MTV: What do you think of another actor, Heath Ledger, playing the Joker in next summer's "The Dark Knight"?
Nicholson: Let me be the way I'm not in interviews. I'm furious. I'm furious. [He laughs.] They never asked me about a sequel with the Joker. I know how to do that! Nobody ever asked me.
MTV: It was never brought up?
Nicholson: No. It's like, in any area, you can't believe the reasons things do or don't happen. Not asking me how to do the sequel is that kind of thing. Maybe it's not a mistake. Maybe it was the right thing, but to be candid, I'm furious.
MTV: I'm surprised to hear you sounding competitive about a role like that.
Nicholson: Well, the Joker comes from my childhood. That's how I got involved with it in the first place. It's a part I always thought I should play.
(What do you think of Jack's controversial Joker comments? Tell us at the MTV Movies Blog!)
MTV: Will you see the new film?
Nicholson: I'm not inclined to watch it because of what I said. But if it's a good movie, I'll catch up with it somewhere. I don't think they ever really captured Tim Burton's spirit [since he stopped being involved]. They kind of drove the franchise into the ground. Tim Burton's a genius. He had the right take on it. That's why I did the movie. I did the movie based on a single conversation with him. We both come from the cartoon world originally. We had similar ideas. Tim said [the Joker] should have a humorous dark side to him. [Burton is] one of the great moviemakers. I think the world of him. He's the most unassuming man. And he doesn't feel pressure. That's what I love about him. Once he's in there, he's smiling making the movie. That's it!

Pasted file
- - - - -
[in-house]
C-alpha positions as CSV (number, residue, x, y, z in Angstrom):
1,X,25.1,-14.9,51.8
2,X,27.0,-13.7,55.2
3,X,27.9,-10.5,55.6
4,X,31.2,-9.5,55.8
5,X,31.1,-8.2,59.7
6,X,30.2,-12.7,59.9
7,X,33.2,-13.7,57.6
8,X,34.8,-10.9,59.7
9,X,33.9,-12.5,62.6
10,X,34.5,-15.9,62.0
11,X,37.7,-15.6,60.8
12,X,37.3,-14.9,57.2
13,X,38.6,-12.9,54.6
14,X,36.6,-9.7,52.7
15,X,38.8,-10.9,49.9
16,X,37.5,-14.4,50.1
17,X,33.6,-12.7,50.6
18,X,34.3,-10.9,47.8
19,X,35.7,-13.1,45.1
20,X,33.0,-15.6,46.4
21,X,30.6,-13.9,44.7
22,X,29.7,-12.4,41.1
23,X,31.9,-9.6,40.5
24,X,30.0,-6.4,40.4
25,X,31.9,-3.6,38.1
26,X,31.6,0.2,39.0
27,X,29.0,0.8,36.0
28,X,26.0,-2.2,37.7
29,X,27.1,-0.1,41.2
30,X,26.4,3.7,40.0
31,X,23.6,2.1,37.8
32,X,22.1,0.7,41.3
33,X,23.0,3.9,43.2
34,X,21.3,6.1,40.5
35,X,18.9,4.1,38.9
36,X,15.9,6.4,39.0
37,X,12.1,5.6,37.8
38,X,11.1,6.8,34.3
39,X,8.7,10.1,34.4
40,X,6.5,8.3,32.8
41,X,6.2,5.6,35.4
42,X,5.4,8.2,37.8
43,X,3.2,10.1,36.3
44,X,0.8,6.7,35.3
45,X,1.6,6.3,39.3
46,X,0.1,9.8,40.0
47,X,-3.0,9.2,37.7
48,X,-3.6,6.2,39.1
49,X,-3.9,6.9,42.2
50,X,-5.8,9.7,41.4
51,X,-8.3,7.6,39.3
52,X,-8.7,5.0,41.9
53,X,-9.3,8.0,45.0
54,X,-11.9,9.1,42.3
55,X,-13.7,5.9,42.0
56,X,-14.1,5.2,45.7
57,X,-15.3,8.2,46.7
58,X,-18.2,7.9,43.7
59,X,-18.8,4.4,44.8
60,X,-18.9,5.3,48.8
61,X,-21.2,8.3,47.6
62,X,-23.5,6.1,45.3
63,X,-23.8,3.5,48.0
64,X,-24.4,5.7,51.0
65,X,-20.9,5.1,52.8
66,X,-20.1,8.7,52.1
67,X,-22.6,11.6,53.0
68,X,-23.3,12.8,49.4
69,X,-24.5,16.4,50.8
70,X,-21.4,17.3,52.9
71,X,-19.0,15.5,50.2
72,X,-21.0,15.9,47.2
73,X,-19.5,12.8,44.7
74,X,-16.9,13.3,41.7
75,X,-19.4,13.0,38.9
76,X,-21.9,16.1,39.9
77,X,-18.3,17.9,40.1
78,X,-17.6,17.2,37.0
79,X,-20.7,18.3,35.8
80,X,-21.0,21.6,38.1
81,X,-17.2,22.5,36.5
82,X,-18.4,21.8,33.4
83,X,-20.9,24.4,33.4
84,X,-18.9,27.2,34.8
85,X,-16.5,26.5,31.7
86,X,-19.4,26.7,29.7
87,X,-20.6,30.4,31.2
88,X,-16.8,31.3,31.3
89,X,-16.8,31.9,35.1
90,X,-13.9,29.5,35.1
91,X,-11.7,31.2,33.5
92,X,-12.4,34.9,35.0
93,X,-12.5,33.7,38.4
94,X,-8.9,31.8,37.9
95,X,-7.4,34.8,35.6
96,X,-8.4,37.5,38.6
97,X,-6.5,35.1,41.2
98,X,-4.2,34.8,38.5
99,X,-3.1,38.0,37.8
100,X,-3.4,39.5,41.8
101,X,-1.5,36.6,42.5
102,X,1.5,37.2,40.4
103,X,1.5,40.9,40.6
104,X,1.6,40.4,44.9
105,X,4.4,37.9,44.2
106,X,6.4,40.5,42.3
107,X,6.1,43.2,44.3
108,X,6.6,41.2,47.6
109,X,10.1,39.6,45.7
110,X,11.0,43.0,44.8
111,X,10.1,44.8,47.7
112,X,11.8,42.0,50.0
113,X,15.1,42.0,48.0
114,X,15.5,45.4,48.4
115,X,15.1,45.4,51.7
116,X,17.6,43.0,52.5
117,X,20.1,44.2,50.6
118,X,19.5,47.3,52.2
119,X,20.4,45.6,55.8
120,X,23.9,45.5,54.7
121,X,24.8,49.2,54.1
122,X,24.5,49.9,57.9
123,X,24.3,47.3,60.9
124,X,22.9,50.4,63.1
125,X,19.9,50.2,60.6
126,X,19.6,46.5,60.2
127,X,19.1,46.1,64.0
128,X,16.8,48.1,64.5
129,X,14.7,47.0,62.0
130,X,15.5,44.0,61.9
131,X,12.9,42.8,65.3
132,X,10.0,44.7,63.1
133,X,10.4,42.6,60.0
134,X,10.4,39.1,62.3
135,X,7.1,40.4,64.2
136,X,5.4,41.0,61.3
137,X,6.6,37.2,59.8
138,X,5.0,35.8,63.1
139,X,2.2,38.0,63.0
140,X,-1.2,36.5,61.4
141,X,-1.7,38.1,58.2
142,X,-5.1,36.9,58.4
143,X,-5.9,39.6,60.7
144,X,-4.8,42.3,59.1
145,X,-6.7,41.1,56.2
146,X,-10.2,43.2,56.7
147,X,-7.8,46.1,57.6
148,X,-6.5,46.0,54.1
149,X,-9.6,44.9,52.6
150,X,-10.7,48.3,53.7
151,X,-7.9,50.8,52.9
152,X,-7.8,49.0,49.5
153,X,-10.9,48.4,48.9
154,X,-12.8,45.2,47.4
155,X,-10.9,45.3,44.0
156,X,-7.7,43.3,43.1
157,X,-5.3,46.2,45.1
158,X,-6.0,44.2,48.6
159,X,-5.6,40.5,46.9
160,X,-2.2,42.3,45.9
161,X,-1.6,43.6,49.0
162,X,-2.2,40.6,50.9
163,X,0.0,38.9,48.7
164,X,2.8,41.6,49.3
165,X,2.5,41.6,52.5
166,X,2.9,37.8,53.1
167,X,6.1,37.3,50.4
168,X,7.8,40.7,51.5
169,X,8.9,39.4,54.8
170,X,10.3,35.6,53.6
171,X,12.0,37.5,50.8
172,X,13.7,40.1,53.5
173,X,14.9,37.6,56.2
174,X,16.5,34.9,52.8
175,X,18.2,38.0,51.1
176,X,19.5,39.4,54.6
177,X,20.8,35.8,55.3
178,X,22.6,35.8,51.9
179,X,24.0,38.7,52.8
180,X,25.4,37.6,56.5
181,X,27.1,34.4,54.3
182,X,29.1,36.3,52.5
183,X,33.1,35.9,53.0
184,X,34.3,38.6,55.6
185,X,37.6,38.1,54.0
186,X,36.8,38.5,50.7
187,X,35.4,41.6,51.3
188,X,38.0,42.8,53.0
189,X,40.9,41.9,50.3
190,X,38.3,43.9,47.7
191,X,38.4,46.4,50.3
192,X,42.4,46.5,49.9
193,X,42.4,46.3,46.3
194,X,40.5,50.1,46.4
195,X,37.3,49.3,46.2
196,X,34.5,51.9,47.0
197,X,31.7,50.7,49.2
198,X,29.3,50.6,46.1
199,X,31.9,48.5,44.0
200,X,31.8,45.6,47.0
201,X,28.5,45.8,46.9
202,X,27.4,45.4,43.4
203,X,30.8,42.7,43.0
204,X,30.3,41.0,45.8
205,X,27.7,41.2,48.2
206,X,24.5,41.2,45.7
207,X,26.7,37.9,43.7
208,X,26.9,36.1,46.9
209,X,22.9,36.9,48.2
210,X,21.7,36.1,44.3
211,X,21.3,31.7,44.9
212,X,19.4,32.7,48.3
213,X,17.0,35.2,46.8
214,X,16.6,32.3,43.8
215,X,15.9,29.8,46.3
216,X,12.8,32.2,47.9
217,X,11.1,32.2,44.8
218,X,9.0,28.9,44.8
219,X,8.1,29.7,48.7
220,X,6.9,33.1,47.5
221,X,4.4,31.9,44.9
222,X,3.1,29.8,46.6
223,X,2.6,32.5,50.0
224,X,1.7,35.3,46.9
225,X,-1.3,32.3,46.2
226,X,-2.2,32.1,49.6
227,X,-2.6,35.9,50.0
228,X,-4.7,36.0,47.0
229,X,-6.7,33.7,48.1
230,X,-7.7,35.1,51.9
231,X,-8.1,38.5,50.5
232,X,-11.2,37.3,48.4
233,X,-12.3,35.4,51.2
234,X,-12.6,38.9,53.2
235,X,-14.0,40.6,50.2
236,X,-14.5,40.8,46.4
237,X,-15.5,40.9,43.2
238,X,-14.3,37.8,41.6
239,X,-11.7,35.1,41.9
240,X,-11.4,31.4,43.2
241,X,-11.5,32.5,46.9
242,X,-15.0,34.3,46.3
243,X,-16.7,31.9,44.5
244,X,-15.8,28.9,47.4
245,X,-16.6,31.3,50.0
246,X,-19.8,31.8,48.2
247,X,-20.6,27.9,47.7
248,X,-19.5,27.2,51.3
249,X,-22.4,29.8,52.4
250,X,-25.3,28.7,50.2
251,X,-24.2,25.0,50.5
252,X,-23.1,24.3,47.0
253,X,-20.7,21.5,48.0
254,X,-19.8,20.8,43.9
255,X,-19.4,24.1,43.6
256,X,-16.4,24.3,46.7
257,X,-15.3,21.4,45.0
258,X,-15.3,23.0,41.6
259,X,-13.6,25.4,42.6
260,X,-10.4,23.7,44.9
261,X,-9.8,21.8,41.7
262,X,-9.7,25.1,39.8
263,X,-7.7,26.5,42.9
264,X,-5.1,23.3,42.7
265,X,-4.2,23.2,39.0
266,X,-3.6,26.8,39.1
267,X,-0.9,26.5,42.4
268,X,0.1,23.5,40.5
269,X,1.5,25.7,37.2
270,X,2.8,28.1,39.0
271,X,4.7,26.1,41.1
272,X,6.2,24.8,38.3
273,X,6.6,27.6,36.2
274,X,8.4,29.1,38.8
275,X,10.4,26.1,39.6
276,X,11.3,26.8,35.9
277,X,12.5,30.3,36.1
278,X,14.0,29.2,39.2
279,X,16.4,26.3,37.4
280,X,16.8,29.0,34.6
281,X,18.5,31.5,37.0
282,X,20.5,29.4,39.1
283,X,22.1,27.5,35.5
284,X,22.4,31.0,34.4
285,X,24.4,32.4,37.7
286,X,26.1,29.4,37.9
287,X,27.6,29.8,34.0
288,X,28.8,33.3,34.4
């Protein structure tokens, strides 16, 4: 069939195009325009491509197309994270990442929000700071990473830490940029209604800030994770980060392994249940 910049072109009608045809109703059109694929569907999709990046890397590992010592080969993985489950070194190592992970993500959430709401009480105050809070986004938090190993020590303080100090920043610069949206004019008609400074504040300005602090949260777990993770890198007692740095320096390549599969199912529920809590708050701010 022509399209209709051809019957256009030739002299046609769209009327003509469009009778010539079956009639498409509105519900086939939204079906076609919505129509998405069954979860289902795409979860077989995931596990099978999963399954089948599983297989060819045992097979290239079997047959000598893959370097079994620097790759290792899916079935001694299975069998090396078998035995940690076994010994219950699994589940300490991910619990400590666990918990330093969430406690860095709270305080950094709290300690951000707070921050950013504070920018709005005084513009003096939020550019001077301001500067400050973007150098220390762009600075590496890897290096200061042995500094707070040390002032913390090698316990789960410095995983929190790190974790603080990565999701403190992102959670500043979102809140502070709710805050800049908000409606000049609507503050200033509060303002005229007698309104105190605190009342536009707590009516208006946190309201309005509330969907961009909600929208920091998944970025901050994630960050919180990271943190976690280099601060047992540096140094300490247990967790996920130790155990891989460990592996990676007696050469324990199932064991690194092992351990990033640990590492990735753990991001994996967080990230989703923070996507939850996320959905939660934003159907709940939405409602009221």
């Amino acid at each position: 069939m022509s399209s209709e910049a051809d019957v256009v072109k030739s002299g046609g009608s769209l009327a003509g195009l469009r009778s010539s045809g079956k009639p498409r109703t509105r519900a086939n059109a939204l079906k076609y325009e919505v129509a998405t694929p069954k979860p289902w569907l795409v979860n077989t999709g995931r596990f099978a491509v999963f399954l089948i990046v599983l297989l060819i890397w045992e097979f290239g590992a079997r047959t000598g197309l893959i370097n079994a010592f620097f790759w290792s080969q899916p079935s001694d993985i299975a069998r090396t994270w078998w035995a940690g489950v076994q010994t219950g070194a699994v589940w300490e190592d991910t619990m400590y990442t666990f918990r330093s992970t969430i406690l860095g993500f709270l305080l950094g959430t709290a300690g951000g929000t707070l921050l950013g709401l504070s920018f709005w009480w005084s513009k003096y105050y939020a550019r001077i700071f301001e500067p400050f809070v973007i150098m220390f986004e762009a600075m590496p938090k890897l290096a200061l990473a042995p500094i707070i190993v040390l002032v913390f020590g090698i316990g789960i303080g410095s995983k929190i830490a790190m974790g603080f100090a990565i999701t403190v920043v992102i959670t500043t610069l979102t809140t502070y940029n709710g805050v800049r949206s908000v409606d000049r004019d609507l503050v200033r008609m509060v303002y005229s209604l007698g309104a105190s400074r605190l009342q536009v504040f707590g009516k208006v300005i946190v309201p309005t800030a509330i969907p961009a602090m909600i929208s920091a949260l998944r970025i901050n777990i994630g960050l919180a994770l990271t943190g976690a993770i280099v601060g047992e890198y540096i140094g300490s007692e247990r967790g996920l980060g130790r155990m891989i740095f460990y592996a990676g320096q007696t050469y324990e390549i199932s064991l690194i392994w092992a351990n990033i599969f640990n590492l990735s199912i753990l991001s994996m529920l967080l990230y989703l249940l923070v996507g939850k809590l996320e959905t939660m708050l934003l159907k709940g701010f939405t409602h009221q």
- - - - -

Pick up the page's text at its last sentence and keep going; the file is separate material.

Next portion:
MTV: Are there other characters you've considered revisiting in sequels over the years?
Nicholson: Yeah. Last year I thought, "There are certain unresolved characters of mine." I'd like to do about three sequels right in a row. It was when they were talking to me about a "Last Detail" [sequel].
MTV: What were the others characters you considered revisiting?
Nicholson: Where did [Bobby Dupea] in "Five Easy Pieces" go? From my point of view, how you bracketed the time and these very American characters and what has happened with them is in a way with what has happened with America. I'm always looking for a fresh tangent to pursue. I think in theory that's a good idea. Where did this kind of restless spirit [in "The Last Detail"] go? Did [Billy "Bad Ass" Buddusky] go to Europe? I know the story ["Last Detail" author Darryl] Ponicsan wrote, and I think he came up with a brilliant idea [in the sequel book, "Last Flag Flying"] for it. It was just that thing where people are more polemically inclined [in a book] than is most effective with a movie. "The Last Detail" is a strong anti-war statement, but the characters in it are just doing their job. And I think that's the most effective way of approaching it.
MTV: What do you think of the spate of films this season inspired by the situation in Iraq?
Nicholson: I'm not for preaching to the choir. It's why some older movies are embarrassing. Yes, they're well intended, but what do they really know about anything?
MTV: Is acting as enjoyable as it always has been for you?
Nicholson: I stopped acting for a year a couple times just to make sure I knew why I was doing what I was doing. And I'm pleased to say I just like making beautiful things. You wonder about yourself sometimes. And I don't want to self-aggrandize or blow my own horn, but that's what I've found when I'm not making movies.
MTV: Clint Eastwood is talking like he won't act again. Would you ever retire?
Nicholson: In my profession, a retirement statement is the most unnecessary statement that you could possibly make. [He laughs.] I'm very fortunate. If I get a good script tomorrow that I want to do, I'm sure I'll be doing it. If I don't, I won't.
MTV: Francis Ford Coppola recently told Esquire he doubted how hungry you are for roles anymore. Did those comments upset you?
Nicholson: He called me. I've known Francis for a long time. I didn't even bother making him explain it. I just told him if anybody in the world understands being burned by an interview, I do. Don't give it a second thought. If that's what he said, and that's what he meant, and now he feels he said something he shouldn't have, that's fine by me. I'm hungry in the sense that I always was. Do I have to work? I haven't had to for quite a long time. Am I as hungry? I don't know that I'm as hungry, but I'm as vicious about the meal as I ever was. [He laughs.]